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Diet Soda Study Shows Surprising Results   
Diet Soda
Watching your weight? Then you may want to reconsider that diet soda in your hand. A recent study shows that consuming diet sodas may actually hurt your attempts to lose weight. In the San Antonio Longitudinal Study of Aging, individuals aged 65-74 who consumed diet soft drinks showed a 70 percent greater increase in waist circumference compared to study participants who did not consume the ‘diet’ fizzy beverages. So diet soda may cut calories, but it will also cut weight loss efforts as well.  “When you have a larger waist circumference, you have higher levels of proteins that promote inflammation in the body, which increases the risk for diabetes,” says Amy Jamieson-Petonic, M.Ed, RD, CSSD, LD, director of wellness coaching at Cleveland Clinic. “This study will make me more cautious about recommending diet soda to my patients.”  A better way to nourish your body is to find a diet plan that gives you energy to help you move better.  If you crave the fizz, try club soda with a fresh slice of lime, orange or a splash of cranberry juice.

ADDED TO  Aging, Food- Diet, Food: Beverages, Food- Smart Choices, Obesity, Weight  2748 days 21 hours 27 min ago
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Faye Jones commented on Wednesday, September 28, 2011 2:11 PM
Diet is the only soda available in CCF vending machines. Is this a problem?
Richard Thousand commented on Wednesday, September 28, 2011 6:42 PM
Talk about your sensationalism. One study is cited, made up  of 65-74 yo residents of San Antonio.
Were several diet drinks used?
Was it the drink or the pound of chips and salsa they ate while drinking the diet drinks?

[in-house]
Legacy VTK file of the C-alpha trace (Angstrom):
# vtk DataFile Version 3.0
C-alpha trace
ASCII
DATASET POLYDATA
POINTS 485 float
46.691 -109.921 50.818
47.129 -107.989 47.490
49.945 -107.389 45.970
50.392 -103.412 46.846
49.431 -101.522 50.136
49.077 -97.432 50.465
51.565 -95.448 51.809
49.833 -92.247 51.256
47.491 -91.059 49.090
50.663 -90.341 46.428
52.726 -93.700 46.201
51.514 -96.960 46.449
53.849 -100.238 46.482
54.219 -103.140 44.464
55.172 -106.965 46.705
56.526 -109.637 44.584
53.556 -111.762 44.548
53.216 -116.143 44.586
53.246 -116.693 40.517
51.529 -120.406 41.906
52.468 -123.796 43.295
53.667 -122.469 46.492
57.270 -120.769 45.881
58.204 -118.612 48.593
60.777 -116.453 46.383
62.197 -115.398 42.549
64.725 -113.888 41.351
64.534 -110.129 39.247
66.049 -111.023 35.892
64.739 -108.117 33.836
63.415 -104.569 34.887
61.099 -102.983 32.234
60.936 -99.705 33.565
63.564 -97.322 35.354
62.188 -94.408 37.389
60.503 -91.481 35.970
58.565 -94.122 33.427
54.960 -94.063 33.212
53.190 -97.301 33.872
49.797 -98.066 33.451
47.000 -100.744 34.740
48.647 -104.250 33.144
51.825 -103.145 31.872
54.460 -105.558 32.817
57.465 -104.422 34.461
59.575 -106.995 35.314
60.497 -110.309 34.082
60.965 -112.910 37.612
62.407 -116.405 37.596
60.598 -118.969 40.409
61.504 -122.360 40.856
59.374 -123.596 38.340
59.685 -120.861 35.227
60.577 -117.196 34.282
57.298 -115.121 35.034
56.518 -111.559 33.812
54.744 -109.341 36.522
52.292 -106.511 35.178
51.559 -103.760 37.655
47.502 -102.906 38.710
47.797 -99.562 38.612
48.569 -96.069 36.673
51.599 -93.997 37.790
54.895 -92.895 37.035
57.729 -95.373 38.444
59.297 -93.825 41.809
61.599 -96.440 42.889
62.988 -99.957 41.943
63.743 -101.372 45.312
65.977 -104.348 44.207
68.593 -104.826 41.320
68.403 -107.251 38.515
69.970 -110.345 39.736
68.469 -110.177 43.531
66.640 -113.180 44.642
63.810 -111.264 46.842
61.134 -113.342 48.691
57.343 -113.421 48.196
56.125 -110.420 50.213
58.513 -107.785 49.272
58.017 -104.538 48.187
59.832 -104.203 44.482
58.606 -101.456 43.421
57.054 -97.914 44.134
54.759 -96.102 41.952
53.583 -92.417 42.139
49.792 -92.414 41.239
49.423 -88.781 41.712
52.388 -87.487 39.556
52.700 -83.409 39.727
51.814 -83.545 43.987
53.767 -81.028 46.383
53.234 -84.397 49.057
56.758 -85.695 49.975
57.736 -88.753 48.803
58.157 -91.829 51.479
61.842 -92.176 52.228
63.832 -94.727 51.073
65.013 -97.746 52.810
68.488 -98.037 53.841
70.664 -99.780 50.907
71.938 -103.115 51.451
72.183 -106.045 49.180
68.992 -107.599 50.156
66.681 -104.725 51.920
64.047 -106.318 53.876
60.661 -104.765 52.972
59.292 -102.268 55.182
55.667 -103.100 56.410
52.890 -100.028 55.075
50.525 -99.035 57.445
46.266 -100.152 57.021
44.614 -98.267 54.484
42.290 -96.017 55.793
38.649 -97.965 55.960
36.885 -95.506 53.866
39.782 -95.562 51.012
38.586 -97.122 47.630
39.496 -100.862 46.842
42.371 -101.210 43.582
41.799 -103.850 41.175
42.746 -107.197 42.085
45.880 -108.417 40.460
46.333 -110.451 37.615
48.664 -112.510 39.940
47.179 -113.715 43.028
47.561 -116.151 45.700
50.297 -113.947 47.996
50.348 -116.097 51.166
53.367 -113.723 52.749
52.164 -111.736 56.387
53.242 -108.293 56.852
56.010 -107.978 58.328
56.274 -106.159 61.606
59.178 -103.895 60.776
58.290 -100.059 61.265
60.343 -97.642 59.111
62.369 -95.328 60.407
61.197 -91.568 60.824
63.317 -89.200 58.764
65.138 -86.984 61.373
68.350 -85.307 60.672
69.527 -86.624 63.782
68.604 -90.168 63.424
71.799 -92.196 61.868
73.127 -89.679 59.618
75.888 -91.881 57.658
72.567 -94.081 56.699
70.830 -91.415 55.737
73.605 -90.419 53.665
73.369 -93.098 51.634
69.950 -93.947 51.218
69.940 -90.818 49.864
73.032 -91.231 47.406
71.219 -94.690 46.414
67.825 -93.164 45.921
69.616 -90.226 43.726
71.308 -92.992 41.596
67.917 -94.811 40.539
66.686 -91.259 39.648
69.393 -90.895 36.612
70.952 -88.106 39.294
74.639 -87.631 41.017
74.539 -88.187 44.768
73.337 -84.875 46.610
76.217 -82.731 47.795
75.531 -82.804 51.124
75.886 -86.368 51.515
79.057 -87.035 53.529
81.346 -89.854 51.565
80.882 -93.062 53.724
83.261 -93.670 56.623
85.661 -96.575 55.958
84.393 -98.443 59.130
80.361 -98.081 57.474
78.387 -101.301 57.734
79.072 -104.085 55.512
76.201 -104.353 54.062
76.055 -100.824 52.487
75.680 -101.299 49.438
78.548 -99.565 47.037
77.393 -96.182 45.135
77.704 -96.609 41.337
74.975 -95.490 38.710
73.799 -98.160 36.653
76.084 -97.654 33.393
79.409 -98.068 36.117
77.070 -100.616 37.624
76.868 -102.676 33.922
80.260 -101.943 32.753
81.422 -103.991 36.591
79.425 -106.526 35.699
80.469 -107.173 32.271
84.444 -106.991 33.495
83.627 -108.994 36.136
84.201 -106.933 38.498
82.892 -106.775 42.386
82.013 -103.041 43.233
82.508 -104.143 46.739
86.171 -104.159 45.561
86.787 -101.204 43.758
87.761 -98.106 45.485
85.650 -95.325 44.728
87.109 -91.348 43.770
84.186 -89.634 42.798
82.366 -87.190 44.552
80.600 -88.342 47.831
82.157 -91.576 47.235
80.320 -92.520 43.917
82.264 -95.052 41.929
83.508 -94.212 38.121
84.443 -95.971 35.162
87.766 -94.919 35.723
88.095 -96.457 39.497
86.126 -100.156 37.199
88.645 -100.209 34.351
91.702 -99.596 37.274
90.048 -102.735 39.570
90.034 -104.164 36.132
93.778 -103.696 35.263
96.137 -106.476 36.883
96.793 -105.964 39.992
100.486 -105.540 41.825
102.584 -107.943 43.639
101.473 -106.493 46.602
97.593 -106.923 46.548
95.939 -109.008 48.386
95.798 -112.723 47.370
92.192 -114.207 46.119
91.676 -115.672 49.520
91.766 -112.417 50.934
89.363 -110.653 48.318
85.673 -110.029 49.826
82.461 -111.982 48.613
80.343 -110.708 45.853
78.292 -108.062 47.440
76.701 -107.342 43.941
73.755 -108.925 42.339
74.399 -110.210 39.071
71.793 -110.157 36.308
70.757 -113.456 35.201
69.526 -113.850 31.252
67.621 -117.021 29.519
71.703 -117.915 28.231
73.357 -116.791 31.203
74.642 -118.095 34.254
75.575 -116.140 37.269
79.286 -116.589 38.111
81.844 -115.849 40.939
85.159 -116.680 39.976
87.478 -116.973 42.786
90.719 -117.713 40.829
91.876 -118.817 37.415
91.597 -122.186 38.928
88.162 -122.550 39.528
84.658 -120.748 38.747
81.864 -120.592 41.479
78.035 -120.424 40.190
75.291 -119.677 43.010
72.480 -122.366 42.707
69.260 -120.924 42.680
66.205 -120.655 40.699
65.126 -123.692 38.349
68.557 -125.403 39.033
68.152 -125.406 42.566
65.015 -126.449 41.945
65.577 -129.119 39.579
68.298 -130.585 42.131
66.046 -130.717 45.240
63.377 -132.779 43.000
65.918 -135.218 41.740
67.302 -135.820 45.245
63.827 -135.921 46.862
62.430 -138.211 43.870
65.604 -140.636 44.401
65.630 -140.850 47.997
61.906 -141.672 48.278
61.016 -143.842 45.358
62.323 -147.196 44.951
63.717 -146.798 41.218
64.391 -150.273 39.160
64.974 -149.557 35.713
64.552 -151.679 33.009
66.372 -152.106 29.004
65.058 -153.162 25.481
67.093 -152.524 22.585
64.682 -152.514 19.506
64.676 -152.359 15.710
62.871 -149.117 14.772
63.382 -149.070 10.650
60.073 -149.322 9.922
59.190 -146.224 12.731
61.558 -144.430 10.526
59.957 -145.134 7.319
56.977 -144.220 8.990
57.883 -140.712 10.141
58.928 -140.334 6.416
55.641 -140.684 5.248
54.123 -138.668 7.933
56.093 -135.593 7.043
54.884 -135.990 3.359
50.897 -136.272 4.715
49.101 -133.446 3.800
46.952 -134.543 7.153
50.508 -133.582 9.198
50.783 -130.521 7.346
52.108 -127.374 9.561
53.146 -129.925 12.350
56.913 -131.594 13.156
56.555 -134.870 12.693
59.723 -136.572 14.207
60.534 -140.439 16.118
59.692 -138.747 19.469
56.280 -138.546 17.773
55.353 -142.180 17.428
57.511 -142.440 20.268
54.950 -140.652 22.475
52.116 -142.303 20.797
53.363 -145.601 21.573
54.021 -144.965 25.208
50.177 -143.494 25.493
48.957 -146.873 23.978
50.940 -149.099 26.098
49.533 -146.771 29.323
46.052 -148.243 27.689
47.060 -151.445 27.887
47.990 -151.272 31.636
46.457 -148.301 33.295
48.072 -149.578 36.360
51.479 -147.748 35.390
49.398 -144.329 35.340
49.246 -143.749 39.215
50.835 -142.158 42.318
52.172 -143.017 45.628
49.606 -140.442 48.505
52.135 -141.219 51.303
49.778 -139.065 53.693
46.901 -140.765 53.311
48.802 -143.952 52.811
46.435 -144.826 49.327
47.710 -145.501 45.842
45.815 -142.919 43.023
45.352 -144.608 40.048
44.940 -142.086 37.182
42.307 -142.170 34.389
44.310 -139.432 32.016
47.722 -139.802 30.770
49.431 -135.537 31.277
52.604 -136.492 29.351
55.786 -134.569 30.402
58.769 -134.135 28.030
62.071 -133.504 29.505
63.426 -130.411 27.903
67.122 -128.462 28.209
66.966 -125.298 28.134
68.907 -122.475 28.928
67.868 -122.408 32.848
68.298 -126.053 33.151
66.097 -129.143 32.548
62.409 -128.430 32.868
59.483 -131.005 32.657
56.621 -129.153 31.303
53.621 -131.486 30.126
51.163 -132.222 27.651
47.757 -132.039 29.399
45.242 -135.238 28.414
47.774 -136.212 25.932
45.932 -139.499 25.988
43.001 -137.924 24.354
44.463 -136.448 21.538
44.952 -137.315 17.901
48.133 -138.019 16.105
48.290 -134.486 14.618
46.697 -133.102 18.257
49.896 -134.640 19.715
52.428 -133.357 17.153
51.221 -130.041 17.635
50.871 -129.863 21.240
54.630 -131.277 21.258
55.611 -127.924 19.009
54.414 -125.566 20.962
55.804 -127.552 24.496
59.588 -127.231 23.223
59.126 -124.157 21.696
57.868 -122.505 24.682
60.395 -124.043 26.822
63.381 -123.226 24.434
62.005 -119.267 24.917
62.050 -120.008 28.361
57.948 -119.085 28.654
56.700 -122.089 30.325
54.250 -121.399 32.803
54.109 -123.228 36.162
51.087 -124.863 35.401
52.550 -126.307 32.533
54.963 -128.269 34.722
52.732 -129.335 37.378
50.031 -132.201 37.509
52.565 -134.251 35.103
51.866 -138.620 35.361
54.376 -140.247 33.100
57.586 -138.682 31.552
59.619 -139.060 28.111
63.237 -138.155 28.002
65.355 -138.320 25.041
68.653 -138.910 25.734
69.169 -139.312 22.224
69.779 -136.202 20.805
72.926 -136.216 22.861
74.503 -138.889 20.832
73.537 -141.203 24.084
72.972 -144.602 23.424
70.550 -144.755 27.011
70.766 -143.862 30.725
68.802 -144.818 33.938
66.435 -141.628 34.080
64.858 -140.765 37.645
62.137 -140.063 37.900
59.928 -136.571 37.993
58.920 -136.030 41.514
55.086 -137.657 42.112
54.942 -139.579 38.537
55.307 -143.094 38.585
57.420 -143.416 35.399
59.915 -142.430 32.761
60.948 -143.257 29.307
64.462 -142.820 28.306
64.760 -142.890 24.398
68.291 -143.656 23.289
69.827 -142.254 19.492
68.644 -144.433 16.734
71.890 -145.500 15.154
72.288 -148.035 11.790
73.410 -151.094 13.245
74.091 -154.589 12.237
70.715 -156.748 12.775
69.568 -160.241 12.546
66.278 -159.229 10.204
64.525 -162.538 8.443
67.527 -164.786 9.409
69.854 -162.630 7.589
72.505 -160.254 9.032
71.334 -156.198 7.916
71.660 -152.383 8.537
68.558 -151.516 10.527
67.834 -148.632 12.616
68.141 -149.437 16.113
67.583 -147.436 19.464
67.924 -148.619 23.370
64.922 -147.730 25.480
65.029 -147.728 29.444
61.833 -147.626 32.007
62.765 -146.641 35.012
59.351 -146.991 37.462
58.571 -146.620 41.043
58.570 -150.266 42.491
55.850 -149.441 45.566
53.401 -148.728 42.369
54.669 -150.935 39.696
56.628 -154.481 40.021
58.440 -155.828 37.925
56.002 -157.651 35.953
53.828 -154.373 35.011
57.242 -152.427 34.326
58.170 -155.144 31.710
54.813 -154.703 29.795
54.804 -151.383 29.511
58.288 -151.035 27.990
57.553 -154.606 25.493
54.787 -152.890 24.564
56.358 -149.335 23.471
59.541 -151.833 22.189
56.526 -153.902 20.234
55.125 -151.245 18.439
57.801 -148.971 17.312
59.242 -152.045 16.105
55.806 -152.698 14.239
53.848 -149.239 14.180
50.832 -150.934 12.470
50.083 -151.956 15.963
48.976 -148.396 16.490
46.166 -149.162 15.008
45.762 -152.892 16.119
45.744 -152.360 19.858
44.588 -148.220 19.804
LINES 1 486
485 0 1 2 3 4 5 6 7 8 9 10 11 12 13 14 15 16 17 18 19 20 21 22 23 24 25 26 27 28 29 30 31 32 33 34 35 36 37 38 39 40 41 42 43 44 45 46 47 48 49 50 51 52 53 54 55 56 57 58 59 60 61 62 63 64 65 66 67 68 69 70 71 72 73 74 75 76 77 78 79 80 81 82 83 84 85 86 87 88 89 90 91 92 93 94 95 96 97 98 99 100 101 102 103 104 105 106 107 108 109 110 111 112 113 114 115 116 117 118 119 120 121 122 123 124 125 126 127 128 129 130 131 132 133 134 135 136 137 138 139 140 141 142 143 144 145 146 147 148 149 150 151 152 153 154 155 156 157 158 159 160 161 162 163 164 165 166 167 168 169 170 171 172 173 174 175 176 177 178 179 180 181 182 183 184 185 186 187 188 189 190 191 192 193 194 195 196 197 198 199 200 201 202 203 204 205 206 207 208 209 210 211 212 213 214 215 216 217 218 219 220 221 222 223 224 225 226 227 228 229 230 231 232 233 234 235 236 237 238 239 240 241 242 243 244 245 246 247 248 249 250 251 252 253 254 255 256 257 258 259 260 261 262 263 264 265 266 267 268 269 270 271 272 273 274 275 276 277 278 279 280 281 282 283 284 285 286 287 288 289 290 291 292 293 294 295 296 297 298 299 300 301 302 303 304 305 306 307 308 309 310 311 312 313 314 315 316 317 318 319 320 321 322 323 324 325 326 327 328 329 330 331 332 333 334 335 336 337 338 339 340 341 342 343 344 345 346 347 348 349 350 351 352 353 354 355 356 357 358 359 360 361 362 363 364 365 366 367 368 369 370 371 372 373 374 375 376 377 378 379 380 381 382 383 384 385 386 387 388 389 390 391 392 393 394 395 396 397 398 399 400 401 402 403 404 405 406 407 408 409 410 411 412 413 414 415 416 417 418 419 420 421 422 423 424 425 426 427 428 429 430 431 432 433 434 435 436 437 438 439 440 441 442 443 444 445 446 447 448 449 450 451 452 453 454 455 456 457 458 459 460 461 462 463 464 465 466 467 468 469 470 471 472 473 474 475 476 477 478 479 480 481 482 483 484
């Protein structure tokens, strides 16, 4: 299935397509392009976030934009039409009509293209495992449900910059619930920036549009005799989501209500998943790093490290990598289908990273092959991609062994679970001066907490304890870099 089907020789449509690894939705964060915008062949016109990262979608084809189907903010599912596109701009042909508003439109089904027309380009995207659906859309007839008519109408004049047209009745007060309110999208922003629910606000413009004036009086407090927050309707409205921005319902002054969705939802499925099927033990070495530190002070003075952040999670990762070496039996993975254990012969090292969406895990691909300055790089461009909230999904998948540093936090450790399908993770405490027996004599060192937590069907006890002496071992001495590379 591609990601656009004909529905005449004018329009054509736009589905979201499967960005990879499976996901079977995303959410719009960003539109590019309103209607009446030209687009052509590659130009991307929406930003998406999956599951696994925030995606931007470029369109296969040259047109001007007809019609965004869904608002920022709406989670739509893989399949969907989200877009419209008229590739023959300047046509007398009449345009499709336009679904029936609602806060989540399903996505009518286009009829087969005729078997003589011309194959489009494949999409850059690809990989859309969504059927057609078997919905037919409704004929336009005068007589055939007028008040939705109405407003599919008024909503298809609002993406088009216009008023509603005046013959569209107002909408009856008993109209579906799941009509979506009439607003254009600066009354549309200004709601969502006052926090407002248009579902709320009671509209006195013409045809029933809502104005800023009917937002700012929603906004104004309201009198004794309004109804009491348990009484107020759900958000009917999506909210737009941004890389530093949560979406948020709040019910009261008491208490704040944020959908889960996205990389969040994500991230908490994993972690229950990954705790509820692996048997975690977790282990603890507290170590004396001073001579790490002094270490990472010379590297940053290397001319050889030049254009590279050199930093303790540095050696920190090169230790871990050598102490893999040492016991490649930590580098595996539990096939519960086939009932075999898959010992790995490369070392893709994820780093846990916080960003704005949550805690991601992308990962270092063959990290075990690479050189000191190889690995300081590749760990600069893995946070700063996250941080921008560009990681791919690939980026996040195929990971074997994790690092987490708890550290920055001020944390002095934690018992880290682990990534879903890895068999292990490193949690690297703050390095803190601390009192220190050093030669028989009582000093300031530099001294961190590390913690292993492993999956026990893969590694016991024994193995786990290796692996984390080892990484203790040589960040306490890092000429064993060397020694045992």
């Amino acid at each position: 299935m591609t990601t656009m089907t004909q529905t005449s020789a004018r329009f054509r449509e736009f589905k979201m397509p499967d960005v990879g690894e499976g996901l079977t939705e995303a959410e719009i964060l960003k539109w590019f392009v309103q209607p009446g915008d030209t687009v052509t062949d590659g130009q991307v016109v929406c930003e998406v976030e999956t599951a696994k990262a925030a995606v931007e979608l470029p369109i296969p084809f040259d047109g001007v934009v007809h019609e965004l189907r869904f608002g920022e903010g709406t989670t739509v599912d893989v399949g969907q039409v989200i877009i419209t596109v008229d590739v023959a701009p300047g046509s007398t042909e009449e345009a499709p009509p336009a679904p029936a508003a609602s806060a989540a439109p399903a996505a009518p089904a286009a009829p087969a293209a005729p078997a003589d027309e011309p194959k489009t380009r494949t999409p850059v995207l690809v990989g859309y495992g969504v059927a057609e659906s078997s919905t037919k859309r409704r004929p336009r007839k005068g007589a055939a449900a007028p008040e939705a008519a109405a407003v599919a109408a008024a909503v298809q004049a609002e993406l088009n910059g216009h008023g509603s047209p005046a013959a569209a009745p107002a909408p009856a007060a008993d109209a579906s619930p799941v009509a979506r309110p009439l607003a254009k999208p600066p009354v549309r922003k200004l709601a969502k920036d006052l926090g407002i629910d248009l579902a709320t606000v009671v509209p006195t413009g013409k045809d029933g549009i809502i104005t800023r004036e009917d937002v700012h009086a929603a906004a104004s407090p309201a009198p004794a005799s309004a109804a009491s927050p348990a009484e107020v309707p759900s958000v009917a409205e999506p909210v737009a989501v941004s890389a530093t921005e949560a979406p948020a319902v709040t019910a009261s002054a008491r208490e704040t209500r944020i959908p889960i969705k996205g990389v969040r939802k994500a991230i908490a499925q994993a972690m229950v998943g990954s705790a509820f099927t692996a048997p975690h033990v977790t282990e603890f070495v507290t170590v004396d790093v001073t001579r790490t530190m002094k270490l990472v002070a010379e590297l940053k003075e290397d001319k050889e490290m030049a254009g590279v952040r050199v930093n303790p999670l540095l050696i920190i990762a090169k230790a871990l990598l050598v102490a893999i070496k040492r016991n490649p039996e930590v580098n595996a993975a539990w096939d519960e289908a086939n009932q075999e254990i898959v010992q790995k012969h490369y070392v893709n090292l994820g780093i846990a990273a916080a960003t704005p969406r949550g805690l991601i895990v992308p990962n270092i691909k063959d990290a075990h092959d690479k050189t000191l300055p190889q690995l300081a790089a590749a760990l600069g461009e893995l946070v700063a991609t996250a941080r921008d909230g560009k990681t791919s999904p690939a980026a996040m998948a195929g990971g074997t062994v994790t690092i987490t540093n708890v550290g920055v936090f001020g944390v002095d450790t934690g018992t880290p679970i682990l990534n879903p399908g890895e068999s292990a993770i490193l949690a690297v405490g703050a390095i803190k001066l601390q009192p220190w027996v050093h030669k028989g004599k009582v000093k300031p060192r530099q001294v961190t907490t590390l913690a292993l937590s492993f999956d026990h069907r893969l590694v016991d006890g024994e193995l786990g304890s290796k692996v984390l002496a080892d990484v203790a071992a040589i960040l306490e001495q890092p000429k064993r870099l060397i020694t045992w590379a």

The Director of wellness is going to use this study to caution her patients! Really?
I would expect a higher degree of scientific evidence from Cleveland Clinic.
Michael F. Roizen, M.D. commented on Friday, September 30, 2011 9:09 AM
While these data are intriguing, they are not definitive...meaning you may choose to act on the findings as an individual but until the evidence is from four studies and at least one a randomized controlled trial, we usually do not change policies that affect large populations, like what is available in vending machines and cafeterias.   The data on avoiding tobacco products, sugared beverages, trans fats all had and have much higher levels of evidence.  Thanks for your question.   Young Dr Mike
Michael F. Roizen, M.D. commented on Monday, October 03, 2011 4:25 PM
While this study does not contain enough evidence for implementing major change (as I mentioned above we require data from four studies and at least one randomized controlled trial for policy changes), it does give me reason to pause and consider the real benefits of diet soda.  This post is simply meant to shed light on current findings.
Rachel Thomas commented on Saturday, January 07, 2012 11:14 AM
I lost 15 pounds over a short period of time a number of years ago when I did nothing else but switch to diet soda.  I was not able to continue that loss because I still ate a horrible diet and exercised very little, but it definitely made a significant difference for me.
nancy commented on Saturday, January 07, 2012 1:22 PM
Sugar is hard to put down. What do you suggest to help transition into sugar free loving with the most success?
Cleveland Clinic Wellness Editors commented on Monday, January 23, 2012 10:01 AM
We recommend reducing your intake of sugar slowly.  Start by reducing simple sugars like cookies, candies, pies and other sweets, then choose fresh fruits instead.  Then, reduce your intake of added sugars to coffee and tea and try a bit of agave nectar instead.  Finally, try unsweetened dairy products such as soy and almond milk.  It's all about the transitions!
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